“As a black man, you have to perform three times better,” echoed Jerome Grant, who operates out of the Sweet Home Café at the National Museum of African American History and Culture, Washington. “I saw that in kitchens right away: we were the cooks, but we were never the chefs, never the operators.”

Grant, who has been nominated for the James Beard culinary prize twice over, passionately champions the spirit of soul food and the idea of embracing cultural diversity through cuisine at all of his three eateries, two of which are located in minority-dedicated national museums.

By embracing his Filipino and Jamaican roots, chefs like Grant offer a much more colourful vision for the future and present of the culinary arts. While this was still quite nascent during his early career, which kicked off twenty years ago, Grant worked hard at evolving the face of African-American cuisine while working on the cutting-edge of the industry, often going out of his way to use traditional techniques and ingredients. 

He also worked tirelessly to publish a wide variety of culinary works and recipes in major magazines, alongside a cookbook, Sweet Home Cafe Cookbook: A Celebration of African American Cooking. Each recipe comes with a rich contextual connection to the museum’s exhibits, giving readers not just an idea of what soul food can be, but also how it came to be.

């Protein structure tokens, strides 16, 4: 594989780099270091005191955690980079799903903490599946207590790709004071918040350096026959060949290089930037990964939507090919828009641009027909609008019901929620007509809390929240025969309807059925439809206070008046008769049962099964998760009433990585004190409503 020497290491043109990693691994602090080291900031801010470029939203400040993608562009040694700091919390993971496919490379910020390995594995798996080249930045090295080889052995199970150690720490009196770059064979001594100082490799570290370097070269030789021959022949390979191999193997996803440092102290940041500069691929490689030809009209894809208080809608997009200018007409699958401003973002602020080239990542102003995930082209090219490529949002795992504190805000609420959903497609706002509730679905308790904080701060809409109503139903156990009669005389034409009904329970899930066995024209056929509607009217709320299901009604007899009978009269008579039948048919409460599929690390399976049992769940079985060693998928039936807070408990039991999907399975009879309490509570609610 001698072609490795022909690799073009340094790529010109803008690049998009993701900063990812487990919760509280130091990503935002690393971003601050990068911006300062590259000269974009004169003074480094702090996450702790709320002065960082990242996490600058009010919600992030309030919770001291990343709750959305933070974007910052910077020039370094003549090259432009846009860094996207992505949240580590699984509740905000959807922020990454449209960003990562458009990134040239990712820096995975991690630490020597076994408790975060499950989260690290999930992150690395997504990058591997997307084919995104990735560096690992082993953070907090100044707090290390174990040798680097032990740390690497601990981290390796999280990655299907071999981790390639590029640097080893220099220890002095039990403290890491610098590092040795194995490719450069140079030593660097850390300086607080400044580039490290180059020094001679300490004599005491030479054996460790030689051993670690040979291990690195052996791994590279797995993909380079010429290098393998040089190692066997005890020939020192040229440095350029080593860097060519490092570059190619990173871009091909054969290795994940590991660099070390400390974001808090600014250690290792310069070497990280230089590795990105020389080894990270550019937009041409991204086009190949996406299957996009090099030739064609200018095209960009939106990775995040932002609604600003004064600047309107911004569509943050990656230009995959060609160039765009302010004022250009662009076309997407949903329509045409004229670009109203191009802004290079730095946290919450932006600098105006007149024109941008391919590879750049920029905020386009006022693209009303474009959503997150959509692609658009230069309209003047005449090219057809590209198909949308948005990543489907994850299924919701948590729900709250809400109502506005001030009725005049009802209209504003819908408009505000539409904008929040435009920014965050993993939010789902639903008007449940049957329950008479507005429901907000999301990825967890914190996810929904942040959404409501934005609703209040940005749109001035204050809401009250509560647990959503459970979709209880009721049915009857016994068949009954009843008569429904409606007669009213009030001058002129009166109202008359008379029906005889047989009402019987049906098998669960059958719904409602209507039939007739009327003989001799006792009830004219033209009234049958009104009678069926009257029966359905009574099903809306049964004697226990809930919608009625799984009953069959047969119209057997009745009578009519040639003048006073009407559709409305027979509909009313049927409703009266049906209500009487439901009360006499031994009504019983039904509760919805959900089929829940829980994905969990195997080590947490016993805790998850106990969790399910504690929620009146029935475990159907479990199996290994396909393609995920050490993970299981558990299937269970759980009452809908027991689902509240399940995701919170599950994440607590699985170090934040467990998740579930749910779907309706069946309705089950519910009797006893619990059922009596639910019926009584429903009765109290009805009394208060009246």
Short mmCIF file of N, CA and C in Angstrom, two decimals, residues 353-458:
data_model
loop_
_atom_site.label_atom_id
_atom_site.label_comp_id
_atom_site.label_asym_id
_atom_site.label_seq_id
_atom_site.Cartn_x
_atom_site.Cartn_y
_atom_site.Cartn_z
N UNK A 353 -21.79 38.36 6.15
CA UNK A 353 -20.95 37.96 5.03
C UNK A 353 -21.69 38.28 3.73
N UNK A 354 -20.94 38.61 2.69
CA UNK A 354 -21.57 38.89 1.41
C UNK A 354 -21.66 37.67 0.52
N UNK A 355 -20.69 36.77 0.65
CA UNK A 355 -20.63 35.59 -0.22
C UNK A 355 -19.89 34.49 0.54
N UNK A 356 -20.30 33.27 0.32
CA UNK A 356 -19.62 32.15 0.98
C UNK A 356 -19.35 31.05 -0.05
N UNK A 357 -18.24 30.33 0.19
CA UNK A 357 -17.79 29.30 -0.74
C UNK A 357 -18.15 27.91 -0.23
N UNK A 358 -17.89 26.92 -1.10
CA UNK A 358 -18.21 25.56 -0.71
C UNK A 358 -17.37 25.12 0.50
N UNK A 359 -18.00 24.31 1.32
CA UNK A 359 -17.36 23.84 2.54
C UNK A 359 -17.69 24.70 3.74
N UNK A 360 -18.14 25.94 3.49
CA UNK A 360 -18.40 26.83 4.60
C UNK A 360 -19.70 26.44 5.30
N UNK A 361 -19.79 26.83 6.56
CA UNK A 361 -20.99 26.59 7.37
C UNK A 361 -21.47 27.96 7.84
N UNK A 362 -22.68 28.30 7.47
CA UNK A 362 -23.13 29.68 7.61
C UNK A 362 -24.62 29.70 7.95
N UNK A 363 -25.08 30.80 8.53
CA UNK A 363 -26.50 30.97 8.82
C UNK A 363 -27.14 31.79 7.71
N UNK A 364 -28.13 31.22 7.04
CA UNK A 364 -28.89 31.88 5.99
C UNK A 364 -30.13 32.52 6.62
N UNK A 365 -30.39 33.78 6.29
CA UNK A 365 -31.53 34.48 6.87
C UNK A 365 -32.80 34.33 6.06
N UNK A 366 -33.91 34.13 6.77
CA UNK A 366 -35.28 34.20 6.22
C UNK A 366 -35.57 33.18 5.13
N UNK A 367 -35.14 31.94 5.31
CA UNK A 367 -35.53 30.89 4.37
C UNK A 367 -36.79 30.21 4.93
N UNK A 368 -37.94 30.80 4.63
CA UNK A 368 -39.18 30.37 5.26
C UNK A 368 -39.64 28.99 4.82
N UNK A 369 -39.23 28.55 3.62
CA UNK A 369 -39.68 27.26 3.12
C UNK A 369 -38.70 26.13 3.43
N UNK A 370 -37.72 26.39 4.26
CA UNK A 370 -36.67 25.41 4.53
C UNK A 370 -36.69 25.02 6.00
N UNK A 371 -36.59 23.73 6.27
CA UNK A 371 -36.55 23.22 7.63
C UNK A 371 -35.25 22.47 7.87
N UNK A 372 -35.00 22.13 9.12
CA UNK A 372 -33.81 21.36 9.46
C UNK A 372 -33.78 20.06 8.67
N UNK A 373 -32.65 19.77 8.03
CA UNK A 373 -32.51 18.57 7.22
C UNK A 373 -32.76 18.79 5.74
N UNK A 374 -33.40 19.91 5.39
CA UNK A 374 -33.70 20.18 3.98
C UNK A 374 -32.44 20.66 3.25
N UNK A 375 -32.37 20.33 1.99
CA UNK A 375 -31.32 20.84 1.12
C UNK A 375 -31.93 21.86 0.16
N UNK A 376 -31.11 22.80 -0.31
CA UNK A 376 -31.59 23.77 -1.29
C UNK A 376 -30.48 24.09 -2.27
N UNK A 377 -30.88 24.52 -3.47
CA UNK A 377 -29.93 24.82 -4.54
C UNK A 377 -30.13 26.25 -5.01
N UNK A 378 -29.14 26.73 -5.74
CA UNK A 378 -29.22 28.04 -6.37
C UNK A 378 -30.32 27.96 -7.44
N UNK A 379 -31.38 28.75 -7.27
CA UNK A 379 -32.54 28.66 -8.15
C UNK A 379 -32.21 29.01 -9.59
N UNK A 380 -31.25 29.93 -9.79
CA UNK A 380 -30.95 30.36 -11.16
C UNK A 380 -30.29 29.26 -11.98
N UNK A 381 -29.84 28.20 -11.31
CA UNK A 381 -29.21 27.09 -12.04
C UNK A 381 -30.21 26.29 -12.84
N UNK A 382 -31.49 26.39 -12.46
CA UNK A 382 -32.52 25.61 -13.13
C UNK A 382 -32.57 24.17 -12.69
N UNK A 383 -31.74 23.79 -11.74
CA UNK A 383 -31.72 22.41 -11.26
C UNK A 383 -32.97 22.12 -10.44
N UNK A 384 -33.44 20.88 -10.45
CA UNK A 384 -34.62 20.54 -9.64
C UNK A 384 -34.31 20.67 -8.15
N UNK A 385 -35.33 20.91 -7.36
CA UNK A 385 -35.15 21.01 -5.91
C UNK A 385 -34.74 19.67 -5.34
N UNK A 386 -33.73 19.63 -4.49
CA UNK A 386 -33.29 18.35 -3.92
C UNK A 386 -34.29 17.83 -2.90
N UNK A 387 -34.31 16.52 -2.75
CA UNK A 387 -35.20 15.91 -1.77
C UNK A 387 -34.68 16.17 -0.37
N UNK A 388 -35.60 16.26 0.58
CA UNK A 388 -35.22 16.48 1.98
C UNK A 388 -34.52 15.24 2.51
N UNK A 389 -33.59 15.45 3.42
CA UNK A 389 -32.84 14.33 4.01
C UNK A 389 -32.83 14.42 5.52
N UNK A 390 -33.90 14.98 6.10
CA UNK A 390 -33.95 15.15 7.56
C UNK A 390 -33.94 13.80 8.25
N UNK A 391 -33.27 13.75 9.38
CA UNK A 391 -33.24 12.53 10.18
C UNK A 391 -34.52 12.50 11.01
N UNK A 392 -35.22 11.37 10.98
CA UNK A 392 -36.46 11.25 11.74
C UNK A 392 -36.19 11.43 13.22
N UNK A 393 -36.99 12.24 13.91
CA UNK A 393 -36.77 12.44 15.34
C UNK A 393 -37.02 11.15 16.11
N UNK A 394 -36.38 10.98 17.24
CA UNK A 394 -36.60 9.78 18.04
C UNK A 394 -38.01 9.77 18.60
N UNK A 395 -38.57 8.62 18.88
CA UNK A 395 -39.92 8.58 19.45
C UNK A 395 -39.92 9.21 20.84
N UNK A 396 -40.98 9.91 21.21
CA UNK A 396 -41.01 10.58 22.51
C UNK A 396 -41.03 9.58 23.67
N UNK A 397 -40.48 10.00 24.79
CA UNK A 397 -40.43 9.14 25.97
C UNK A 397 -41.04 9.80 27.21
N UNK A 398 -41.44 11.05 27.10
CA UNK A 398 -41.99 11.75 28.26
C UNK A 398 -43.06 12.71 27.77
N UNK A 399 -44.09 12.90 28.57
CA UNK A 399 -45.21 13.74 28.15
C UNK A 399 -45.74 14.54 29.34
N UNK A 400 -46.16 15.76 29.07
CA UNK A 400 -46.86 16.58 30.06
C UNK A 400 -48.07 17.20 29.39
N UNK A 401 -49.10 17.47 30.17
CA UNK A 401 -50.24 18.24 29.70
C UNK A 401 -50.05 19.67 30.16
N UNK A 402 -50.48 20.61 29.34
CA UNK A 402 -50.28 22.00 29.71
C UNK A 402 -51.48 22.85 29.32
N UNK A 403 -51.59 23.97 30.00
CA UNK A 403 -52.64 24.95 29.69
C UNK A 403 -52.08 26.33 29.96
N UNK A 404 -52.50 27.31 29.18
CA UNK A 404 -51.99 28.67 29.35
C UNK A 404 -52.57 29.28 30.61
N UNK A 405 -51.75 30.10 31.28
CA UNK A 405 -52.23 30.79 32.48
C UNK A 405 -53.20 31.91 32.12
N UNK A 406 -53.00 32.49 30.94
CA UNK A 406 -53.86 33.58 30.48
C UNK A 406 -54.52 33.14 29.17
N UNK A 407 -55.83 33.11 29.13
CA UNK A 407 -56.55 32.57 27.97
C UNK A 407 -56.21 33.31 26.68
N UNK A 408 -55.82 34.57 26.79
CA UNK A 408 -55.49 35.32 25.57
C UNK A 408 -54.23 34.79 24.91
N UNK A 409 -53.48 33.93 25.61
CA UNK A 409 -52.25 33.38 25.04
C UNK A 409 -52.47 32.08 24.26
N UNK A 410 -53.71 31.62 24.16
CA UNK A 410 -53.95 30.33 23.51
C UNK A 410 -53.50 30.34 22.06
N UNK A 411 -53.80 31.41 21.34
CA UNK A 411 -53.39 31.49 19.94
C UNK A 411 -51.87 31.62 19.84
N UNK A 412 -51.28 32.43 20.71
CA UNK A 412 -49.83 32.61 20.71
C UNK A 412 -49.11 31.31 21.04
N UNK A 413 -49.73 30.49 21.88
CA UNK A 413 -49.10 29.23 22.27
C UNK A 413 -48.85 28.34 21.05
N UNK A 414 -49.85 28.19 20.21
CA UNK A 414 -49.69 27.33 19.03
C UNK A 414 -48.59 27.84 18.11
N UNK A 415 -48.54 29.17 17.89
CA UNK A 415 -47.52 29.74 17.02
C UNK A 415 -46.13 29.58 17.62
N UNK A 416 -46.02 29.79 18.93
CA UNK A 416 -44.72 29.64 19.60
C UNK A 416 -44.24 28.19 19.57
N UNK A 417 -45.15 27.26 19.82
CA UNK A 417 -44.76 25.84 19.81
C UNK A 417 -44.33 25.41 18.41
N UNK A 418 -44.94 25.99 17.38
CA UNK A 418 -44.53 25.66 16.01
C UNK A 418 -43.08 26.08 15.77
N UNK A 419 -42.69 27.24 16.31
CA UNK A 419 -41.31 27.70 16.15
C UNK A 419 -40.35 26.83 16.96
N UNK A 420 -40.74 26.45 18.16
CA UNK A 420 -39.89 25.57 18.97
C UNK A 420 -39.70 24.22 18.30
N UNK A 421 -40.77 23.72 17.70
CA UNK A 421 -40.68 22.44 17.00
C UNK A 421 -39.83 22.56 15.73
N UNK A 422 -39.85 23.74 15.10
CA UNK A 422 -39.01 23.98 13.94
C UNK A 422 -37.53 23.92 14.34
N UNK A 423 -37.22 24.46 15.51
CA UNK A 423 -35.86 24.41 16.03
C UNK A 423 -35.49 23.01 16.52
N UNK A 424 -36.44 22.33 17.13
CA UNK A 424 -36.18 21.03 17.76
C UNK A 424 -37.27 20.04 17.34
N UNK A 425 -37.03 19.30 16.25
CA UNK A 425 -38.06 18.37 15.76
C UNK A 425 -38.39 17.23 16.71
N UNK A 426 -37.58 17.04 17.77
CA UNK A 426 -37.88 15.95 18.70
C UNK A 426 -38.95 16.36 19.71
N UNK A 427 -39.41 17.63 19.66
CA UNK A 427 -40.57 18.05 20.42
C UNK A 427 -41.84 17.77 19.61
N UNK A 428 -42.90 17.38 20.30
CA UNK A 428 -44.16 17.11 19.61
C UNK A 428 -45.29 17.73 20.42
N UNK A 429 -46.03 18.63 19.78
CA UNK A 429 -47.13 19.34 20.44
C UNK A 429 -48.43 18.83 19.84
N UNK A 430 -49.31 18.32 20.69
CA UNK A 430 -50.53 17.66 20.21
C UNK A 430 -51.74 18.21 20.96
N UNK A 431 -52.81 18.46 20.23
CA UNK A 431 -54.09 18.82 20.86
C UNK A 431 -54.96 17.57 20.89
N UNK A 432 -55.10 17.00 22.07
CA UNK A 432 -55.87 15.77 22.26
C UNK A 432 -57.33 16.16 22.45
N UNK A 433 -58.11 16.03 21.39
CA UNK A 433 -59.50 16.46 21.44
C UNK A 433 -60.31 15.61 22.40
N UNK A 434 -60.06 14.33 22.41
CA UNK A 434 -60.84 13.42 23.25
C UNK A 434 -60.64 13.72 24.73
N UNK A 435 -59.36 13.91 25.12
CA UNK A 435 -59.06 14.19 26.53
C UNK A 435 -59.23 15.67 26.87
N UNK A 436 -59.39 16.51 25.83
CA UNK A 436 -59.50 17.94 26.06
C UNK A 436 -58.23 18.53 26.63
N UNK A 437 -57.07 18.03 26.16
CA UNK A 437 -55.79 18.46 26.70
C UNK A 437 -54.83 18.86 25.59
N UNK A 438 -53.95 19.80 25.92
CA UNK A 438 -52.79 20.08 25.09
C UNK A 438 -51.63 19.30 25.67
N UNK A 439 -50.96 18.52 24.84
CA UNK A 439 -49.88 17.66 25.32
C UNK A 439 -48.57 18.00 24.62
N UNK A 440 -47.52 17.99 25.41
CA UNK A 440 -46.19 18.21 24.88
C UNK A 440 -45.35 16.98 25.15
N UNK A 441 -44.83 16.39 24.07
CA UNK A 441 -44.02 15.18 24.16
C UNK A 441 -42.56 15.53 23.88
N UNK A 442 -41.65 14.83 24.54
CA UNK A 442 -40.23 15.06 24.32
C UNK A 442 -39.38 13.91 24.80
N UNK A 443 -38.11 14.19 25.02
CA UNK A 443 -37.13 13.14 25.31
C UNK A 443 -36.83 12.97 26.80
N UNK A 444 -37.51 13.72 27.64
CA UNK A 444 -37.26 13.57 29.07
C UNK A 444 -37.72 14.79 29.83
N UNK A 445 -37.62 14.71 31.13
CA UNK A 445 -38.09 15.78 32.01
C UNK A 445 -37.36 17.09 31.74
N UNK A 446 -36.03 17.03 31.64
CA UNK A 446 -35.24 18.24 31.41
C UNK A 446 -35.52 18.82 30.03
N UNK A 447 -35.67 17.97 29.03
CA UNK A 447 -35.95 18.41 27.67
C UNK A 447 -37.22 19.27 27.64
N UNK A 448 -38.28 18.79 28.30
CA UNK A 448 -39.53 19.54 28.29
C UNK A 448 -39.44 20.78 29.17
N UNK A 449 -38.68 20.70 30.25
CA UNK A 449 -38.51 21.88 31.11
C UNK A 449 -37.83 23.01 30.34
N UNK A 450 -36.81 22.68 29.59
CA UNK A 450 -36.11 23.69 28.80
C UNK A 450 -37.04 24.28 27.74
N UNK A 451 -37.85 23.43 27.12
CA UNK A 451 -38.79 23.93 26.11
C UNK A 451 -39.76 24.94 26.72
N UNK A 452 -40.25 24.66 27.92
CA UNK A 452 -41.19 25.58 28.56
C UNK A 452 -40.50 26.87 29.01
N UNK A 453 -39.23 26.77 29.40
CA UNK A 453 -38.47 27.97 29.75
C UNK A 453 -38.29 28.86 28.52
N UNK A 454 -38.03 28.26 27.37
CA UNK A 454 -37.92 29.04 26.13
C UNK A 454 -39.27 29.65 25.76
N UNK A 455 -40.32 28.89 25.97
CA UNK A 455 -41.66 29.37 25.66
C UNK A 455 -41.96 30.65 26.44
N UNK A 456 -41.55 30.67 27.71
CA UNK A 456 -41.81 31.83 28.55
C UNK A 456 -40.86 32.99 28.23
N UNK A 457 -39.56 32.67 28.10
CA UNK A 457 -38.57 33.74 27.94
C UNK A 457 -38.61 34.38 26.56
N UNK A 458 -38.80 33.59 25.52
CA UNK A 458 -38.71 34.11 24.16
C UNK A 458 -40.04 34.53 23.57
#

Beyond America

True, the idea of Black cuisine has largely been dominated by hunger-inducing visuals of waffles, golden-brown fried chicken, biscuits and gravy… the list goes on. These are still deeply American ideas of soul food, though. So what’s happening on the other side of the pond?

Curiously, as one of the most multiracial cities in the world, a uniquely ‘Afropean’ identity has emerged within Paris’ bustling non-tourist quarters, and it is tied to the sights, sounds, and aromas of American soul food, too.

New Soul Food-Le Maquis enjoys a view of Paris’ iconic Canal Saint Martin and is run by brothers Rudy and Joël Lainé. After a half-decade of running their culinary dreams on four wheels through L’Afro Truck, the pair have successfully established what they call ‘new soul food,’ as explored by writer Alexander Hurst for